Last night was our BOLD Justice Nehemiah event, where religious folks gathered in the spirit of Old Testament prophets to remind elected leaders of their responsibilities to the poor and outcast. We were overwhelmingly Lutheran, Methodist, and Catholic, with an Episcopalian group and a Jewish group here and there, along with a stray Evangelical group or two. We enjoyed music from a fabulous black Baptist group. We demanded that county officials do more to save people from foreclosure and to bring more moderately priced rental units to market. We demanded that the police do more to encourage citizens to report crime.
I came away with mixed feelings. Part of that response was due to my spouse, who has worked in local government with some of the officials present. Things I might have seen as an unqualified victory, had he not been along, he showed me as compromise.
I was also disappointed in the police. We wanted them to adopt a low-tech, anonymous post card method of reporting crime. There was strong resistance to this. They felt they already had enough ways for citizens to report crime: Crimestoppers (primarily a phone system), online, the police presence in the neighborhood. But a postcard system would cost very little, and I'm unsure why adding to the methods already in existence would be a problem.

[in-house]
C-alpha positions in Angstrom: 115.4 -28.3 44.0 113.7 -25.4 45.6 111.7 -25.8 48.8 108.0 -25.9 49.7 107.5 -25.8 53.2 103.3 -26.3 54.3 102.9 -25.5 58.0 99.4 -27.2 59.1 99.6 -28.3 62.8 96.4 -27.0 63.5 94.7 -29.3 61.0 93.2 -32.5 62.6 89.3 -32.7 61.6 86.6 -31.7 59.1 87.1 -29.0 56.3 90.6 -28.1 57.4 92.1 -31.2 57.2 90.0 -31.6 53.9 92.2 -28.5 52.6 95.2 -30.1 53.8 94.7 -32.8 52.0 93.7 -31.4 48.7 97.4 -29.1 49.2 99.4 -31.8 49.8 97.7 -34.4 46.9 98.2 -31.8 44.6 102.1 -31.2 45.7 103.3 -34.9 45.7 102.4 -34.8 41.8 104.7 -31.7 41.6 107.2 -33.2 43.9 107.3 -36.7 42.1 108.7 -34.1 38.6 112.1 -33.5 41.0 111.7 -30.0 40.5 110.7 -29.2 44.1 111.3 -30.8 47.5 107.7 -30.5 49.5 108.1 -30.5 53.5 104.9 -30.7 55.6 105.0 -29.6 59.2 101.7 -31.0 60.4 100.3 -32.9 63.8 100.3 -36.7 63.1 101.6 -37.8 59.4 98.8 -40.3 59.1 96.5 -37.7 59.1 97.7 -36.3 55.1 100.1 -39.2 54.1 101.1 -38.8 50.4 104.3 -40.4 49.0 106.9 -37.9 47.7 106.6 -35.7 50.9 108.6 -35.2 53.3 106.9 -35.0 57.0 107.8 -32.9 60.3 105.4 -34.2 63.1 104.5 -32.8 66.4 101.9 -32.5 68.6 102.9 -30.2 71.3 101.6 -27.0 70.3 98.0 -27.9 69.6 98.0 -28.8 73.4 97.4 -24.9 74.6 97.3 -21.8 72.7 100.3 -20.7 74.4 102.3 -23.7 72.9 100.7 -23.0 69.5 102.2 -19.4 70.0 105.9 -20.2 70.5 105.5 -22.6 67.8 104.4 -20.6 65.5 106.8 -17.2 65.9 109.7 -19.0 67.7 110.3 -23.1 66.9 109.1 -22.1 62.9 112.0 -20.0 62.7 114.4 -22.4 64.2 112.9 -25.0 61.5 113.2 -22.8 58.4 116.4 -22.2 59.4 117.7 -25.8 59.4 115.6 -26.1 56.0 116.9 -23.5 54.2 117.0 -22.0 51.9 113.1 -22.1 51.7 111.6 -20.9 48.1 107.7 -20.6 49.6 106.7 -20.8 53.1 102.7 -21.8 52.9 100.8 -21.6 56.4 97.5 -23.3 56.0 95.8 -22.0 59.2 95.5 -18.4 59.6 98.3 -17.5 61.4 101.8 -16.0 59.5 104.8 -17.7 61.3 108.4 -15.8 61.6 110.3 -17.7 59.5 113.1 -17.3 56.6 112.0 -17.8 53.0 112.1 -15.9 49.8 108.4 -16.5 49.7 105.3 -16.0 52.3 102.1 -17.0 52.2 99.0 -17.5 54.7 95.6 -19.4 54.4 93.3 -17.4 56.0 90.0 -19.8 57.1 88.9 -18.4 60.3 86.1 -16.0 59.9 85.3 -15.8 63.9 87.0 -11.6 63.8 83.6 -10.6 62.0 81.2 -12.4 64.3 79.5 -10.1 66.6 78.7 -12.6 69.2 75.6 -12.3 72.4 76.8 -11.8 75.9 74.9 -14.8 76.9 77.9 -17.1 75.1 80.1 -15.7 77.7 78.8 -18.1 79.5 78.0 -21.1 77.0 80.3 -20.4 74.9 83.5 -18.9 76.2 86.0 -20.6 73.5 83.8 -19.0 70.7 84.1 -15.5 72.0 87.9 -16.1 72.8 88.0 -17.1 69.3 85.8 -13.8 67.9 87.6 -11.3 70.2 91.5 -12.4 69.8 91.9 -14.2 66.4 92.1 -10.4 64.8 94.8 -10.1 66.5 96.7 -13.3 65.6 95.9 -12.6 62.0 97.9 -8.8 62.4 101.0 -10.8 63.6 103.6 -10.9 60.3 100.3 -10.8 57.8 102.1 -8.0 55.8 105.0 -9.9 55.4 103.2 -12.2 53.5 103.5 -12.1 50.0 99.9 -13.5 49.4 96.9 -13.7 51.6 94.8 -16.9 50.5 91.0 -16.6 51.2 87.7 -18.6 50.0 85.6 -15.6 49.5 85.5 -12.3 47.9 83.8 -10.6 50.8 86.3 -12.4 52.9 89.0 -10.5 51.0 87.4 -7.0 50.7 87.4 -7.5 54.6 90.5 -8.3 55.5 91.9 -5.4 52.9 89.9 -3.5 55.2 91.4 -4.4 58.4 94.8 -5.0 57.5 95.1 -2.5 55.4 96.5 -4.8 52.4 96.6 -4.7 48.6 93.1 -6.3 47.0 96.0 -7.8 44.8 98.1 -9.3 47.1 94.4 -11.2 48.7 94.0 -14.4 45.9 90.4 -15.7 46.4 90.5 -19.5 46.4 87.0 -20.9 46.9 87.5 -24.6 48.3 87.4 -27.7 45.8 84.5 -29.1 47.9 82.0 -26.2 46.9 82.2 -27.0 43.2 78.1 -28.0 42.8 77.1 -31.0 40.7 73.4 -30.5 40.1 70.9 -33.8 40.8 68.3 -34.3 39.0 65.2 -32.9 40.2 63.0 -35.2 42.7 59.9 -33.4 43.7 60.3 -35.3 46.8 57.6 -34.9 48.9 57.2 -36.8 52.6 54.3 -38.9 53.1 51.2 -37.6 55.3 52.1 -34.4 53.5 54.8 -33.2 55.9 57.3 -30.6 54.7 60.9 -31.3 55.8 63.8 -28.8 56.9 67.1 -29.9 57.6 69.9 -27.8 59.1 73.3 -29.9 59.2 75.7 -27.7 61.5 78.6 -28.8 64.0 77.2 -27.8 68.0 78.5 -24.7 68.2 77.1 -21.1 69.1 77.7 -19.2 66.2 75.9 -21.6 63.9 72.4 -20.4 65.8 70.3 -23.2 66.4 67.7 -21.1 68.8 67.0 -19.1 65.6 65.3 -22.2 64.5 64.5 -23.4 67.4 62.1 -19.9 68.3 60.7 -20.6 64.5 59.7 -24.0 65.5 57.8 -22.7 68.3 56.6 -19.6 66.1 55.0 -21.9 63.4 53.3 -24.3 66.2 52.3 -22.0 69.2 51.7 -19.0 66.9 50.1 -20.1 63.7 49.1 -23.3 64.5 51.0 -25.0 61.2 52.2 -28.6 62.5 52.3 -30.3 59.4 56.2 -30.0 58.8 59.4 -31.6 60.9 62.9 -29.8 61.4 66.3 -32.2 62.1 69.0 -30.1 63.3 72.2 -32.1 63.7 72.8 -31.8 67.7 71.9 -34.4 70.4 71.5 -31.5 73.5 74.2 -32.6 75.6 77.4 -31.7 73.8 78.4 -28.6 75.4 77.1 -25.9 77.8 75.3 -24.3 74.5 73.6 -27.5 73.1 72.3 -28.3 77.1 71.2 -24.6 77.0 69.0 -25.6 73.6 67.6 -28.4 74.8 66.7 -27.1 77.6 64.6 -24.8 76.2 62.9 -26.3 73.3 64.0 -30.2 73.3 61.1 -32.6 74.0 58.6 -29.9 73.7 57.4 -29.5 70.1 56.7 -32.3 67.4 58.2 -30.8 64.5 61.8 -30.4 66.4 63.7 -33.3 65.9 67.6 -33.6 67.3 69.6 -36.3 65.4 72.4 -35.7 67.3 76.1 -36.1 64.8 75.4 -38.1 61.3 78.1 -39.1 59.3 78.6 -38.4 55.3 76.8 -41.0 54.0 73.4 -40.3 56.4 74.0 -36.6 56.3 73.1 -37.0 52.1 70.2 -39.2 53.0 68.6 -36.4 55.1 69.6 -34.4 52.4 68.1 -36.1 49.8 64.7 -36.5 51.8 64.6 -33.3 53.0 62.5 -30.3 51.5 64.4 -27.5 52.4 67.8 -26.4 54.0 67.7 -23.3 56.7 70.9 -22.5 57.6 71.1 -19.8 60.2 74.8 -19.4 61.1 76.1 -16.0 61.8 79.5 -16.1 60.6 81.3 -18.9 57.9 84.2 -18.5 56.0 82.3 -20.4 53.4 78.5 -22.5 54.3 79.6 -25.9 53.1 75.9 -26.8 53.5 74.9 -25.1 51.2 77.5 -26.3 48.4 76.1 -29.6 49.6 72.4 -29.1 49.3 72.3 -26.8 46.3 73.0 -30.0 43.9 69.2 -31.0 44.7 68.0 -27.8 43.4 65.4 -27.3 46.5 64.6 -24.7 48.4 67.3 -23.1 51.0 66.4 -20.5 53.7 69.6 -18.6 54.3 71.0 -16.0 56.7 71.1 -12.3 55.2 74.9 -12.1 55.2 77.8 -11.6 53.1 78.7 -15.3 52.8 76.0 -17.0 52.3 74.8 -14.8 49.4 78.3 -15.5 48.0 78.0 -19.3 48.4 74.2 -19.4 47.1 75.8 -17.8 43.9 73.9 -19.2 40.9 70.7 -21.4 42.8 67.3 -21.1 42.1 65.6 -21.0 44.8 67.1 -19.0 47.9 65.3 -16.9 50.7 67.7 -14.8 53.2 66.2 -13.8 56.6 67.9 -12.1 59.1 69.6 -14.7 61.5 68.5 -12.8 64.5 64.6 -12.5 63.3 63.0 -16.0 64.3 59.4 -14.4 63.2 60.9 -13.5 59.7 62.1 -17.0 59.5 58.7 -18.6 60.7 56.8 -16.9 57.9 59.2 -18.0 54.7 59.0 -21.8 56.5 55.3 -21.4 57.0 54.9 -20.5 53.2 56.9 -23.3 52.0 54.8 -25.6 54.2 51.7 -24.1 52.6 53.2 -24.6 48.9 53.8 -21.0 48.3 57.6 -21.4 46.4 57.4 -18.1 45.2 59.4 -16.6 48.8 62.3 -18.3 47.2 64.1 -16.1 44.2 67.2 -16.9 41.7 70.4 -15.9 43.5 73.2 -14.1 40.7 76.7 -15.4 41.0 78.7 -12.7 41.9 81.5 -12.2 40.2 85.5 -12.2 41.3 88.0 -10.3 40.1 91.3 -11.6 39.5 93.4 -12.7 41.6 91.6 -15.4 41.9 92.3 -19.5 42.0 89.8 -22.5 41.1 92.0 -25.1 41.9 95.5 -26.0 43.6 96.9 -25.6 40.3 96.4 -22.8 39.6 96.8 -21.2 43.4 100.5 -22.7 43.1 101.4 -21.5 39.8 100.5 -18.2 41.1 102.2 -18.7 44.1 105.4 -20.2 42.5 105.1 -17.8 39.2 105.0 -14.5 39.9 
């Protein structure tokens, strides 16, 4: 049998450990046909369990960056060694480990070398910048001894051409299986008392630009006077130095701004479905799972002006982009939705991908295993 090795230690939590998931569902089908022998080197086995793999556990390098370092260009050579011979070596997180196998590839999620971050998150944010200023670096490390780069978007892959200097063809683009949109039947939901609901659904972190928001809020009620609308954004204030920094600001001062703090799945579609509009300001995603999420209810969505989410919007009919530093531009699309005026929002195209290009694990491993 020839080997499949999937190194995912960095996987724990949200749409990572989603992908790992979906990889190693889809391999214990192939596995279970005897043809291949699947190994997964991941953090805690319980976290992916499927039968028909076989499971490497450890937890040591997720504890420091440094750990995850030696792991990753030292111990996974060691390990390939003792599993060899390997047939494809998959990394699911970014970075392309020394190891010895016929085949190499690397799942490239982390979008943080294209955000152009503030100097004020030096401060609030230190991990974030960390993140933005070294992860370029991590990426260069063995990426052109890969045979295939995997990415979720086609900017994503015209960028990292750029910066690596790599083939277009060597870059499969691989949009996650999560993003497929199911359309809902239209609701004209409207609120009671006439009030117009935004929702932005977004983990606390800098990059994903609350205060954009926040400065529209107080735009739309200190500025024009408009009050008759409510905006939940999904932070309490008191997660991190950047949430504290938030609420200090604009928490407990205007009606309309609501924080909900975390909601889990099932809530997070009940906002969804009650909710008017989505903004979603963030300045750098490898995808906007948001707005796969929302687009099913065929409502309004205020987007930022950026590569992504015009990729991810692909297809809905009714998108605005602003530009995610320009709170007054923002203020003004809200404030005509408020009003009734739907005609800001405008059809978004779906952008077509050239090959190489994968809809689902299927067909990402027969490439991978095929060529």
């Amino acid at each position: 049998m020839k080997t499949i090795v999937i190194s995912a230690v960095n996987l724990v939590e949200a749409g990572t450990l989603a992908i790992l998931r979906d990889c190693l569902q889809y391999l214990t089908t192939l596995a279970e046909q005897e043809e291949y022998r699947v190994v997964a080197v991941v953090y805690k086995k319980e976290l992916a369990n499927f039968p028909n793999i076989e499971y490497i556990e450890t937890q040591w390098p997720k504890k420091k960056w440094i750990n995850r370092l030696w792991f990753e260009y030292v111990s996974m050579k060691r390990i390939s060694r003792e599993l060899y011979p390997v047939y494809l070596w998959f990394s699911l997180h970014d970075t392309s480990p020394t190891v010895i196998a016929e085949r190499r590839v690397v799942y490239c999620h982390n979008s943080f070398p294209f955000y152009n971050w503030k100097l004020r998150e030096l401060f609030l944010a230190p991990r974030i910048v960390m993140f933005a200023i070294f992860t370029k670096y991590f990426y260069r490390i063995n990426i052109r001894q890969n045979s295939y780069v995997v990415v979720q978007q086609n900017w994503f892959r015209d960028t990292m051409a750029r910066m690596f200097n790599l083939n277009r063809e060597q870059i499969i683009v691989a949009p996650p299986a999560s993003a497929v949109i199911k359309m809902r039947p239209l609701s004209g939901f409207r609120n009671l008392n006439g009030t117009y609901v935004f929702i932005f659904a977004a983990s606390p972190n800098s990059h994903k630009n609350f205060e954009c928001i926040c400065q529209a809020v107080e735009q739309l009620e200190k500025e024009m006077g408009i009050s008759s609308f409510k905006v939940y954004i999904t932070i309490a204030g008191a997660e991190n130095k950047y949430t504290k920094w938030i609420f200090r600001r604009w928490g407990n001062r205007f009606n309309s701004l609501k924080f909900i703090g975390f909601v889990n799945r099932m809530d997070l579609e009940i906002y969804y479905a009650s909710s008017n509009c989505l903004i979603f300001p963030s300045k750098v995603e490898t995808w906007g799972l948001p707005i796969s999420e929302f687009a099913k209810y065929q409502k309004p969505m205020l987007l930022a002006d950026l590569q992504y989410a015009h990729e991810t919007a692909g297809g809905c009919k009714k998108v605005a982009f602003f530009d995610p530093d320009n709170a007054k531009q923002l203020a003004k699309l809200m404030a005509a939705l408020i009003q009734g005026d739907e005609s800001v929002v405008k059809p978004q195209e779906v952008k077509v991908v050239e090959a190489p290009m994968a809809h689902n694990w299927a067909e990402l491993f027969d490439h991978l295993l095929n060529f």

Last year I was exhilarated to be with an ecumenical group working for justice. I'm fairly certain I hadn't experienced that since the 1980's, when I was part of groups gathering to protest nuclear weapons expansion, to protest apartheid, to demand that the U.S. change its behavior in Latin America, particularly Central America.
Last night, I didn't feel the same exhilaration. But it's not about what I feel. It's not about me. It's about doing what God commands, doing justice, loving mercy, and walking humbly with God, in the words of the Old Testament prophet, Micah, caring for the least of these, in the words of Jesus. Our presence and demands may not mean much to elected officials, who spend every night going to groups who make demands. They may not care as much about us as about those big donors. But our silence would send the kind of message we cannot afford to send.
And it's a witness. My atheist friend had planned to attend with me, before her horrible ear infection laid her low. She was impressed that elected officials would deign to meet with religious people. She was impressed with the fact that we'd all give up an evening to work for justice. She's realizing that she's not making much of an effort to change the world, and she might just put up with religious, non-scientific ideas, if it meant we could change our corner of the world.
Will we make a long-term difference? It's always hard to know. Back in 1986, when we gathered to pray for justice for South Africa, we had no way of knowing that Nelson Mandela would soon be free, and then be elected president. We had reason to be despairing and cynical. But we are people who listen to a different promise, who see a different possibility. We are resurrection people with a vision for a redeemed creation, a Kingdom that is already breaking through.
feeling the feelings…
1 year ago